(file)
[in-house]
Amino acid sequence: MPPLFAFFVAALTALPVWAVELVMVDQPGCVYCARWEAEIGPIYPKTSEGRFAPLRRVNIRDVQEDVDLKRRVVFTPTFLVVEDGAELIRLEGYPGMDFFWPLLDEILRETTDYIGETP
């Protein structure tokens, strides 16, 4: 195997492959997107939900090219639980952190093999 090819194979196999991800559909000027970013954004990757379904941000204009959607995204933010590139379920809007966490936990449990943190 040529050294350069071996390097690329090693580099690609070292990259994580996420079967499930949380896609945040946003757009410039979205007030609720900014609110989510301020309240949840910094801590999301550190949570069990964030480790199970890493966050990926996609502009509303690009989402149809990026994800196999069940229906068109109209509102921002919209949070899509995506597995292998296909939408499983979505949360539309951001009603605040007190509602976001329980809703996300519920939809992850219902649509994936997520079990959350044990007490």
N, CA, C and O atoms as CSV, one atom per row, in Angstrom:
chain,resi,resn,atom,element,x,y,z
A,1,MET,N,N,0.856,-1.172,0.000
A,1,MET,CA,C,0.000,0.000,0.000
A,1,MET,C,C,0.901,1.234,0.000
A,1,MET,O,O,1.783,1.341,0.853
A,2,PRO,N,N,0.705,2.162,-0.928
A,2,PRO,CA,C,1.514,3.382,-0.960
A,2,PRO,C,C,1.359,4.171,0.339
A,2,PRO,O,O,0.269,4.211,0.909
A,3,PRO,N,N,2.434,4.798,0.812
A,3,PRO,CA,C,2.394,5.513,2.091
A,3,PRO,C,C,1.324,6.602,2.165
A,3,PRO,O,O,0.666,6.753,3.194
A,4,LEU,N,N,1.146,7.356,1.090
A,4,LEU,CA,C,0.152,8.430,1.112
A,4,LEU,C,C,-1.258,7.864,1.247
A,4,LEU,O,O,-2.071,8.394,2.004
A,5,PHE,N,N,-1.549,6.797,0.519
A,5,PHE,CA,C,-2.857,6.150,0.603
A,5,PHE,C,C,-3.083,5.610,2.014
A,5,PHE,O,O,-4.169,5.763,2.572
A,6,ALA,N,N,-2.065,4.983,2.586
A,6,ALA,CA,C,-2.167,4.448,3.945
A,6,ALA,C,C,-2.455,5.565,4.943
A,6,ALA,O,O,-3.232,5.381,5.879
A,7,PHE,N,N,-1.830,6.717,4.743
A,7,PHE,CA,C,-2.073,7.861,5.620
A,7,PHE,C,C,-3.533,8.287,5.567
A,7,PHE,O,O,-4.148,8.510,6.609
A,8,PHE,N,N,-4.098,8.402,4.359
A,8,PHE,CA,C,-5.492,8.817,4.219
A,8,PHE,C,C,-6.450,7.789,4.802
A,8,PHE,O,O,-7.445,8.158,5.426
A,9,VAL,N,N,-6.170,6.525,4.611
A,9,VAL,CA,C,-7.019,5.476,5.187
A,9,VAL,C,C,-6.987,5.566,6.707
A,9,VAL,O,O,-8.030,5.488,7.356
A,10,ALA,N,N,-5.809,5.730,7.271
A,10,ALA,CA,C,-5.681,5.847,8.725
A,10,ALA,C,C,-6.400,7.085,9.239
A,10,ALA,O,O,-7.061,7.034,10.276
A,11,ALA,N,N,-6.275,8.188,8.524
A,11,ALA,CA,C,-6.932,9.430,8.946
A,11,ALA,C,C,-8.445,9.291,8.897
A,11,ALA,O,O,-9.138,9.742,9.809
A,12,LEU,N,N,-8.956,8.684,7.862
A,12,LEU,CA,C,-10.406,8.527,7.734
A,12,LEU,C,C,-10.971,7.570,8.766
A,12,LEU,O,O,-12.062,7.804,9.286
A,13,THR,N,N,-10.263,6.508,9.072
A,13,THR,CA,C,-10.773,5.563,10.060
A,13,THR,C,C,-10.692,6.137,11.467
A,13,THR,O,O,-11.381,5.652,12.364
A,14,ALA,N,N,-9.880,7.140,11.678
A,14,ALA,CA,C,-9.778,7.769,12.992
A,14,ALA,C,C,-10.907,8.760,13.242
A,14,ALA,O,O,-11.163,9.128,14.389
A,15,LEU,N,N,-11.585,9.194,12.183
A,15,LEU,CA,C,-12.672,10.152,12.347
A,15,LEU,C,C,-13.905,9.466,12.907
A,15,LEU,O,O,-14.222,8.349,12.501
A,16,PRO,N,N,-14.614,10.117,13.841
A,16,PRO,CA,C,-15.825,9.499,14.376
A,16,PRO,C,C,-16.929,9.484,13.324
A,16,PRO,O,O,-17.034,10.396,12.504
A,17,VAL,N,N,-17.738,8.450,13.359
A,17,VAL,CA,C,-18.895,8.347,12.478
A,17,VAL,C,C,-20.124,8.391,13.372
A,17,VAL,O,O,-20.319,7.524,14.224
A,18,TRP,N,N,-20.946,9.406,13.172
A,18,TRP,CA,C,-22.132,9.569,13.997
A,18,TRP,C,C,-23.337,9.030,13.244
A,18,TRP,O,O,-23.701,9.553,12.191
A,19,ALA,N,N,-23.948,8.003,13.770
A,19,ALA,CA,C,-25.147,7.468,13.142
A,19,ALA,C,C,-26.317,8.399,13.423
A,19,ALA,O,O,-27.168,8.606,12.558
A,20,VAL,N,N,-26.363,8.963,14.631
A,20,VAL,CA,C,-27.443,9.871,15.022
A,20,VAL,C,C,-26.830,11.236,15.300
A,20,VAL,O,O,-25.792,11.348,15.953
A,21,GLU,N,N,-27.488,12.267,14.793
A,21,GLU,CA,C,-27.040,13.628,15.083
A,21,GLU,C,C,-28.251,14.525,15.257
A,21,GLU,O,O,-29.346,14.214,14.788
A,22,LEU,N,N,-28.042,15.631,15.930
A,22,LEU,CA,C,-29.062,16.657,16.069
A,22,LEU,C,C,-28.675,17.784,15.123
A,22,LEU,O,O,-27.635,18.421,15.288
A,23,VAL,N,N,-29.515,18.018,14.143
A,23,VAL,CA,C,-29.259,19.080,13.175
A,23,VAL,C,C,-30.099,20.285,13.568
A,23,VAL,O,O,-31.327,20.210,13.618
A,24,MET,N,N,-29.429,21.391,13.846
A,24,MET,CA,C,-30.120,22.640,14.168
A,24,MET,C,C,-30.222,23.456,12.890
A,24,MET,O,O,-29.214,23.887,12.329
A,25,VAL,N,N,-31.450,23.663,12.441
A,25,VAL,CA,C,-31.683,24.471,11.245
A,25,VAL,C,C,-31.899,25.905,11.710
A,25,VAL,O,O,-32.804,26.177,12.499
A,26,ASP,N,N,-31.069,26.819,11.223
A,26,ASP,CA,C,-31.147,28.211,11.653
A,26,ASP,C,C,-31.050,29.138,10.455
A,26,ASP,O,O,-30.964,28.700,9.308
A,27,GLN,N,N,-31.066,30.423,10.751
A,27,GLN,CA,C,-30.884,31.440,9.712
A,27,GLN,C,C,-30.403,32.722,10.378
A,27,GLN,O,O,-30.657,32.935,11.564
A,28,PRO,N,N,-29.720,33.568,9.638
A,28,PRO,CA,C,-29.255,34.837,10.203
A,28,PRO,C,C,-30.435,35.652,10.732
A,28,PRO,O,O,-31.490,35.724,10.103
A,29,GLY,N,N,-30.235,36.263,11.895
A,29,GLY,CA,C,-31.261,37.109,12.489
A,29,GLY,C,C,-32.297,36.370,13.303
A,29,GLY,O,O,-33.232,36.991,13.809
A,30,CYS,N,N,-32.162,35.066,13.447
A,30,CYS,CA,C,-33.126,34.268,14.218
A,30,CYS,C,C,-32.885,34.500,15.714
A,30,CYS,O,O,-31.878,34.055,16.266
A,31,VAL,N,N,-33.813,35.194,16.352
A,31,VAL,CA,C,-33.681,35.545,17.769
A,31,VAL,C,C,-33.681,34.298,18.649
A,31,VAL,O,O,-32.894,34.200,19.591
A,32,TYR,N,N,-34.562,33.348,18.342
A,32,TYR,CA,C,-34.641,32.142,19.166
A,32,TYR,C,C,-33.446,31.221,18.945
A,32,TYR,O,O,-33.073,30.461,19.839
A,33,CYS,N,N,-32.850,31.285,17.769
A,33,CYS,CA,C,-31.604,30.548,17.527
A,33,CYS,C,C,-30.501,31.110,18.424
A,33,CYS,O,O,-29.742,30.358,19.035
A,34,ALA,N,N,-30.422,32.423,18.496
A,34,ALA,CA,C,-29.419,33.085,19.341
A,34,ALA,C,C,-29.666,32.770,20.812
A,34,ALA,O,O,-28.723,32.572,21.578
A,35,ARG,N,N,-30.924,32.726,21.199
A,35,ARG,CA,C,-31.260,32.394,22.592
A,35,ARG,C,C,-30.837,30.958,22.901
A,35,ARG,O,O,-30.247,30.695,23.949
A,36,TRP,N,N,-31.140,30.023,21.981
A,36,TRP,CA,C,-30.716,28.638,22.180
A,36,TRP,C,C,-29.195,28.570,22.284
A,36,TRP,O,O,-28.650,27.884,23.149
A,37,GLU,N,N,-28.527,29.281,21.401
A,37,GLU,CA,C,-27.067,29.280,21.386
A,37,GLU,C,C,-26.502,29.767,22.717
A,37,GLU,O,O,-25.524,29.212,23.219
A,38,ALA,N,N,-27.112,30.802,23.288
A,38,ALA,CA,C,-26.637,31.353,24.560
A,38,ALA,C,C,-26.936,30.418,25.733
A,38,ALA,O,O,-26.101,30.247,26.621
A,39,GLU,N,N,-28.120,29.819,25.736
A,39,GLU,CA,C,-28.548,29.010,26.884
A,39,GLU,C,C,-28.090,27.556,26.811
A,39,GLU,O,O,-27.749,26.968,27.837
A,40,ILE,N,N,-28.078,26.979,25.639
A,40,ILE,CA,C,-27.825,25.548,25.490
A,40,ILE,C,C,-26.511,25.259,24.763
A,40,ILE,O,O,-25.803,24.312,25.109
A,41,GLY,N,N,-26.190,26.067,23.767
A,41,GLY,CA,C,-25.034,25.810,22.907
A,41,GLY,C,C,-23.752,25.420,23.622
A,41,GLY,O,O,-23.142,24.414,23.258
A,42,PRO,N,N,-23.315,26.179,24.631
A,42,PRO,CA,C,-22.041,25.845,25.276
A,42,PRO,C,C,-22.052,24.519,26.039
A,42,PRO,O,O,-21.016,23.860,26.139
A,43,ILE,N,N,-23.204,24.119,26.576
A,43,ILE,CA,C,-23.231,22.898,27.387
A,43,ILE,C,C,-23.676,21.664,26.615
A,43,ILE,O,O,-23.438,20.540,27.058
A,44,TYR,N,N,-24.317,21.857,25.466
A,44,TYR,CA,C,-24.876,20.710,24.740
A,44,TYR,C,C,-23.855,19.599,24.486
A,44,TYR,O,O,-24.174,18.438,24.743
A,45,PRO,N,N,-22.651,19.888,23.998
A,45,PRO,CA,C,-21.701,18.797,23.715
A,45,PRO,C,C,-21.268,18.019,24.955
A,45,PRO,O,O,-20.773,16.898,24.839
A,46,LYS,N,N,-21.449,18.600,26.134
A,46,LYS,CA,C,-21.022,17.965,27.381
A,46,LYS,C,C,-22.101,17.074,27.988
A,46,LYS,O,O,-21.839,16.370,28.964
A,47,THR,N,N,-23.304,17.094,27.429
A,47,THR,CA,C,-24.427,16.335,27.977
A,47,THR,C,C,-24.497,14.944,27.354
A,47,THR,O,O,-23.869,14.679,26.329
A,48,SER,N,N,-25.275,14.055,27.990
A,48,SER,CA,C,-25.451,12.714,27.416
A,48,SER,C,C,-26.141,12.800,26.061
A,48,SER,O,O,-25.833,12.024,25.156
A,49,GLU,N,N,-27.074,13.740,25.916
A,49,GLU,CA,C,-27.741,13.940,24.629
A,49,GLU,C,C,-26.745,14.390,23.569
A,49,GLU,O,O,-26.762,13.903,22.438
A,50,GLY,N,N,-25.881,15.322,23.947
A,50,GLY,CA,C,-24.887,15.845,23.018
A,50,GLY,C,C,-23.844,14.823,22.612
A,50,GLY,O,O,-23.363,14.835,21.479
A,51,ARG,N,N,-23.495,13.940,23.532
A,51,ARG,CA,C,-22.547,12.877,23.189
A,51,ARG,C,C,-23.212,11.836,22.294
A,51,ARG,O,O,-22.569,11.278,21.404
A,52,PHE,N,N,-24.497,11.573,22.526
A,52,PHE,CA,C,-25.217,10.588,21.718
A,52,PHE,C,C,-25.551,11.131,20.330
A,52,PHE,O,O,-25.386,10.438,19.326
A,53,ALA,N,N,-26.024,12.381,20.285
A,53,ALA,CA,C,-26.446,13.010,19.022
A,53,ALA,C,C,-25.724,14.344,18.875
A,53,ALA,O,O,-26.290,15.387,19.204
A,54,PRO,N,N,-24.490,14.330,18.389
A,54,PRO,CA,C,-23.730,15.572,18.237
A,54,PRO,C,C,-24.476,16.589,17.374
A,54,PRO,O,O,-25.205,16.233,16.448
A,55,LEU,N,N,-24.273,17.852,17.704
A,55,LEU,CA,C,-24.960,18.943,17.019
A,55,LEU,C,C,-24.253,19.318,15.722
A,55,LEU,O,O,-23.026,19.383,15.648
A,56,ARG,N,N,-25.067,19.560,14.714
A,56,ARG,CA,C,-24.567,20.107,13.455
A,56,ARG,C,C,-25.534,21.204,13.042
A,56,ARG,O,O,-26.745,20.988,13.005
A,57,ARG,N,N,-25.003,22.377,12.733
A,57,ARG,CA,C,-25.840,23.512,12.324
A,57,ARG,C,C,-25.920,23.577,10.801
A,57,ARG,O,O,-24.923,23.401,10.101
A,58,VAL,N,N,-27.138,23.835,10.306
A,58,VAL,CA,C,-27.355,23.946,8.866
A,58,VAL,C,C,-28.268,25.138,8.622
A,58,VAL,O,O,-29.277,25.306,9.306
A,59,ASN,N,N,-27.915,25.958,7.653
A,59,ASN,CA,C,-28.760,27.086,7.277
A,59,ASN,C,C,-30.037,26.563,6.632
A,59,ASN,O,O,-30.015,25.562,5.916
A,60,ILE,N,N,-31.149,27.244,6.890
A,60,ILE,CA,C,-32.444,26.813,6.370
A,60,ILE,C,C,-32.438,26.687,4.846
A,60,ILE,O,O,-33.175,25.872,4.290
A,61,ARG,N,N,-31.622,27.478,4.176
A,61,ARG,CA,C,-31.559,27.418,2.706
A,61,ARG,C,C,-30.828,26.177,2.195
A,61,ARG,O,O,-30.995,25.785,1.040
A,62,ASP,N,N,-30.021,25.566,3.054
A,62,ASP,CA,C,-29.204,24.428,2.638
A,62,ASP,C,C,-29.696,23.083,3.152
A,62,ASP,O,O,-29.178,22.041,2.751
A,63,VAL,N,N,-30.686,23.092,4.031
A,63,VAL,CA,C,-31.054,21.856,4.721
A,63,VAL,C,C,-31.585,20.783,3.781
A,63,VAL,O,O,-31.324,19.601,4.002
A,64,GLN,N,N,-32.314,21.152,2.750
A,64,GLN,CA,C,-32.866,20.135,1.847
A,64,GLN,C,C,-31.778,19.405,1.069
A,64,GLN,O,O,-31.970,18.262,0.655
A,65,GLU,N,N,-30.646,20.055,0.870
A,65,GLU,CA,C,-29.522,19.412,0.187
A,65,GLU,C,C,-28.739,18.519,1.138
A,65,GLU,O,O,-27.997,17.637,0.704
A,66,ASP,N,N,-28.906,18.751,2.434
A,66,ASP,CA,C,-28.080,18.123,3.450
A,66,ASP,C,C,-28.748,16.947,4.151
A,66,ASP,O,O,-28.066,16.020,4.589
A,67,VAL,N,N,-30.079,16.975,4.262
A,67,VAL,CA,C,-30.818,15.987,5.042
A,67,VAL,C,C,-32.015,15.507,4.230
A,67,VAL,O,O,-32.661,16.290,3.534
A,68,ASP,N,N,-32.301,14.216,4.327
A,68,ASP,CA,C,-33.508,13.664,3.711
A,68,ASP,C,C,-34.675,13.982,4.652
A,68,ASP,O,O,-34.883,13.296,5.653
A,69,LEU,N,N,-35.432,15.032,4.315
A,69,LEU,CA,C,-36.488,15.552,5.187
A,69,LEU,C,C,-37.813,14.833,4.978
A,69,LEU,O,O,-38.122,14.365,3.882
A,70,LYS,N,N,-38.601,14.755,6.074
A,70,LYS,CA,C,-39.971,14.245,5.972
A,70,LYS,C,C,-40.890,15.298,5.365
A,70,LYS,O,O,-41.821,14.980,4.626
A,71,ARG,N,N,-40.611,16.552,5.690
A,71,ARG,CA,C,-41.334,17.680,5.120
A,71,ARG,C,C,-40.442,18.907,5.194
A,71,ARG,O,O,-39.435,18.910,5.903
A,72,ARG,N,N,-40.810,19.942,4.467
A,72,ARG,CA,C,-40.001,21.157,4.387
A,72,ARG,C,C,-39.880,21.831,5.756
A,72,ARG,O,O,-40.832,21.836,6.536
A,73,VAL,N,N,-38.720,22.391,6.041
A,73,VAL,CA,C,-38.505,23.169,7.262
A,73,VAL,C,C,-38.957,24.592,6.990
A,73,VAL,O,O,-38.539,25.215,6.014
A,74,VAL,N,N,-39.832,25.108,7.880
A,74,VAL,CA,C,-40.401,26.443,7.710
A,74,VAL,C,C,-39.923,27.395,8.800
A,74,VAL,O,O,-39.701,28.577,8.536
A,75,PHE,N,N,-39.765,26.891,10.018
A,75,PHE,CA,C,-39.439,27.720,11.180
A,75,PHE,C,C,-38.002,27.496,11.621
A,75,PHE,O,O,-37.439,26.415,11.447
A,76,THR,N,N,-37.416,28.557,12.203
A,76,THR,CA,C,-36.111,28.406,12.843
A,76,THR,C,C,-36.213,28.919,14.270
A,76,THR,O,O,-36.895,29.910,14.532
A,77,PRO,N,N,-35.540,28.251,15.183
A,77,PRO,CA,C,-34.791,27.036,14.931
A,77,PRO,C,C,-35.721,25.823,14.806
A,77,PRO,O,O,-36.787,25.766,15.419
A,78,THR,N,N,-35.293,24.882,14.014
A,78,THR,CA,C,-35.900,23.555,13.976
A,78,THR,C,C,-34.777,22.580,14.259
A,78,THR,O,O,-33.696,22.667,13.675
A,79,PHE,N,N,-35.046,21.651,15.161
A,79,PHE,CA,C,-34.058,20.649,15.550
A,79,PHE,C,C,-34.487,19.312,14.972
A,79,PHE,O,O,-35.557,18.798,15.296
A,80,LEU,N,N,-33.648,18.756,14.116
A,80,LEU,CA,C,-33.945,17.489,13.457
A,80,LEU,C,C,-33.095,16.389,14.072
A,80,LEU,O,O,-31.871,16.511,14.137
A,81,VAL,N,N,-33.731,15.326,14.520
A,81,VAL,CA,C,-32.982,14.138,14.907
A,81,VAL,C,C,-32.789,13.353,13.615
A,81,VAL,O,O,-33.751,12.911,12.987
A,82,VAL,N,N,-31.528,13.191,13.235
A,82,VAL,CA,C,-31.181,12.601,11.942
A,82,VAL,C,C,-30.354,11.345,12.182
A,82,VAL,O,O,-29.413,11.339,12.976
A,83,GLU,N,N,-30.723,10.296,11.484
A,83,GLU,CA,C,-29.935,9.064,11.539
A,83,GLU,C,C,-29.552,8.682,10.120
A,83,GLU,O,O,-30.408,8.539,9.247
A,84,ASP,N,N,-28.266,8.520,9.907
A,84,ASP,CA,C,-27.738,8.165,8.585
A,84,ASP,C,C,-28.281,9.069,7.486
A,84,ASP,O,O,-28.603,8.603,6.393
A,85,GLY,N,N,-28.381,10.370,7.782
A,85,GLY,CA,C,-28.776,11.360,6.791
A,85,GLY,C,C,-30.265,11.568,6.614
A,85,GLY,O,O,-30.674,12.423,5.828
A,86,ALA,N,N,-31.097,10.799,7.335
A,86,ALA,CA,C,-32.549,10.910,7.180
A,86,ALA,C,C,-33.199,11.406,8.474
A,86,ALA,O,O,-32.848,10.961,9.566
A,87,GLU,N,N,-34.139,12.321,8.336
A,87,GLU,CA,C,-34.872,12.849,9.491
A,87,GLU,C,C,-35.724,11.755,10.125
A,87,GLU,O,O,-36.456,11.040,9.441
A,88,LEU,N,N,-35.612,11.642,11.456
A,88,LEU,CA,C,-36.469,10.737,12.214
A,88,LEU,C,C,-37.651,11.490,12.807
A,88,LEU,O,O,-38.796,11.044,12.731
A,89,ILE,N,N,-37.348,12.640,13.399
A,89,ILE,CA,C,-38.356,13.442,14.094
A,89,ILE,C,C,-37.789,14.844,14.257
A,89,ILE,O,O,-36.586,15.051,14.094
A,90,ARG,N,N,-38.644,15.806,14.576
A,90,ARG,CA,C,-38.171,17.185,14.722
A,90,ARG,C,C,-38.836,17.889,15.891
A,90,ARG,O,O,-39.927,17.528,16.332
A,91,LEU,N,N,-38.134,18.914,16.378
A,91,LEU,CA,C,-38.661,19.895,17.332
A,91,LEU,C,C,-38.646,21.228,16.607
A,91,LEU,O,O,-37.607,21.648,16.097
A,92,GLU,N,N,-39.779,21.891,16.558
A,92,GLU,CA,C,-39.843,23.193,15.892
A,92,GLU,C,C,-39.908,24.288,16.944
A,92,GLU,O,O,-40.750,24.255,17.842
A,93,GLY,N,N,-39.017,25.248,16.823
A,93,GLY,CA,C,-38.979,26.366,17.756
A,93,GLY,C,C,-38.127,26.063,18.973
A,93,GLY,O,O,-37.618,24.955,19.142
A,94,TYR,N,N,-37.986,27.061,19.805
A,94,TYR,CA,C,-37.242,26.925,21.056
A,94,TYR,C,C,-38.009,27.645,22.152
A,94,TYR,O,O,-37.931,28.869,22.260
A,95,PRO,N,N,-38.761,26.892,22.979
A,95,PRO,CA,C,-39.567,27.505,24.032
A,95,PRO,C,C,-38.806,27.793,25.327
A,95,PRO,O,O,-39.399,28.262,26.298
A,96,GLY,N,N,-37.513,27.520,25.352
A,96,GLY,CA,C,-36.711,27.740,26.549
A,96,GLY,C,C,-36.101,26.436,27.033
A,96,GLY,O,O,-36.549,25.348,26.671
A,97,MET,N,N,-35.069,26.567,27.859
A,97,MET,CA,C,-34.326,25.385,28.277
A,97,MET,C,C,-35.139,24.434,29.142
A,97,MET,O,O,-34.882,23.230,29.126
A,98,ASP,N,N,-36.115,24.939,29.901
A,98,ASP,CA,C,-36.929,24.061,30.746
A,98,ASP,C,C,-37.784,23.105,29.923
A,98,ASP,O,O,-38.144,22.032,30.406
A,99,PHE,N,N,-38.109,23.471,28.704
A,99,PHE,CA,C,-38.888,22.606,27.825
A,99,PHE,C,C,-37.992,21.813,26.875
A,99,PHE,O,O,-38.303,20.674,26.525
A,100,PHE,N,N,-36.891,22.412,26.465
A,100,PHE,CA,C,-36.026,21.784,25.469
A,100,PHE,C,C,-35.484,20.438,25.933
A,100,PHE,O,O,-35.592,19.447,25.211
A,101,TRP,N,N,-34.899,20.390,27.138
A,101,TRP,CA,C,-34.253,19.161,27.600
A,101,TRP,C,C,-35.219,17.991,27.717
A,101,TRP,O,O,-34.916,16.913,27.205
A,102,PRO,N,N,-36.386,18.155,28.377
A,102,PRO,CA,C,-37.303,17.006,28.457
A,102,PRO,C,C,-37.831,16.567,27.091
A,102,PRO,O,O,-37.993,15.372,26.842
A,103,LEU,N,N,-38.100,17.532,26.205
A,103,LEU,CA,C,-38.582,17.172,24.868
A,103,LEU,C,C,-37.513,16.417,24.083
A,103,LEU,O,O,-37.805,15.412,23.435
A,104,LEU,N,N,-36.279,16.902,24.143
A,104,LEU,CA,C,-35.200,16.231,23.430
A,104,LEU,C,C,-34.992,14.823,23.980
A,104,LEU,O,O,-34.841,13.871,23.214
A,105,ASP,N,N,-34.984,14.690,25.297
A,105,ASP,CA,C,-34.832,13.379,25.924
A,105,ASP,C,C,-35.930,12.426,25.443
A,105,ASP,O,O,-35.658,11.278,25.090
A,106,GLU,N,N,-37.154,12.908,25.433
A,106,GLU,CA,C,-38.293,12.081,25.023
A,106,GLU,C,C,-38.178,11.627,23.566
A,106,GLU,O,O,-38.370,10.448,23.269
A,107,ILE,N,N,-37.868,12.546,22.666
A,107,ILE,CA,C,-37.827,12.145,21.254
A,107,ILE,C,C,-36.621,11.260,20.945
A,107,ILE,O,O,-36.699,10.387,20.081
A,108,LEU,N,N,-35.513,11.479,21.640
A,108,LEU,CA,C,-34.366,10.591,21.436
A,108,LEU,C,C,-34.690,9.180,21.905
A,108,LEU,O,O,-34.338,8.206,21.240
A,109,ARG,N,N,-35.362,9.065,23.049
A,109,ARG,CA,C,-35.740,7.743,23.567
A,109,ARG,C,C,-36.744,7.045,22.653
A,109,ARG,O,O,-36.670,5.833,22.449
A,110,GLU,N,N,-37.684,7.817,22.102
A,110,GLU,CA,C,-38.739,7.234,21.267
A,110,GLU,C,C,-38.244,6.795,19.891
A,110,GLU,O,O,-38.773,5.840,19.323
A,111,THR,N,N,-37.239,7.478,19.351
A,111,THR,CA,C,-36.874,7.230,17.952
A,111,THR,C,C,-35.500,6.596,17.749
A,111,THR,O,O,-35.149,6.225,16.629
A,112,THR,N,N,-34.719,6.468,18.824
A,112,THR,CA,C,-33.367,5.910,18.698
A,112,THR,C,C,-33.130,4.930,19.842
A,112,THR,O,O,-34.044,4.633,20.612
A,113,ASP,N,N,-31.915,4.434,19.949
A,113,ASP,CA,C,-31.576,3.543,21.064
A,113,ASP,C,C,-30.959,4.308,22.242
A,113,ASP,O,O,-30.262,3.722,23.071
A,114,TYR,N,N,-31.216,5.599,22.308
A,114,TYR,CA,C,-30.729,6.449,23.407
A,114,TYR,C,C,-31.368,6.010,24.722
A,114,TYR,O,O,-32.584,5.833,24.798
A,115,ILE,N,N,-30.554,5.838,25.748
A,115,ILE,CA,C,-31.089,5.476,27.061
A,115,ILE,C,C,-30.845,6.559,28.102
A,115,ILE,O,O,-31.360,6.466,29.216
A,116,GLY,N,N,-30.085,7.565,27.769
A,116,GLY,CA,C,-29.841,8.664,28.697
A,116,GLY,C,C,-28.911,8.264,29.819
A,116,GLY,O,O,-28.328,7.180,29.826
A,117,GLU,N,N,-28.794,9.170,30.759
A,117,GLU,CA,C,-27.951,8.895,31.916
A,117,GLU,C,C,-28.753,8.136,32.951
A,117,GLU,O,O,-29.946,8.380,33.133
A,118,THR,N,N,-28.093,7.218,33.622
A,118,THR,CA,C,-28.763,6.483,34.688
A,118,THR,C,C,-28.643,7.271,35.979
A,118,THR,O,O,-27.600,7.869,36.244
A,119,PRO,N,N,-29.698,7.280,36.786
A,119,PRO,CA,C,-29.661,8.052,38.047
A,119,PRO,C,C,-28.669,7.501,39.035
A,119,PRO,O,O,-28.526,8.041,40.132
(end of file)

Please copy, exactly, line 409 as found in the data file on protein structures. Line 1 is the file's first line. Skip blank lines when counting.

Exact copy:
A,101,TRP,O,O,-34.916,16.913,27.205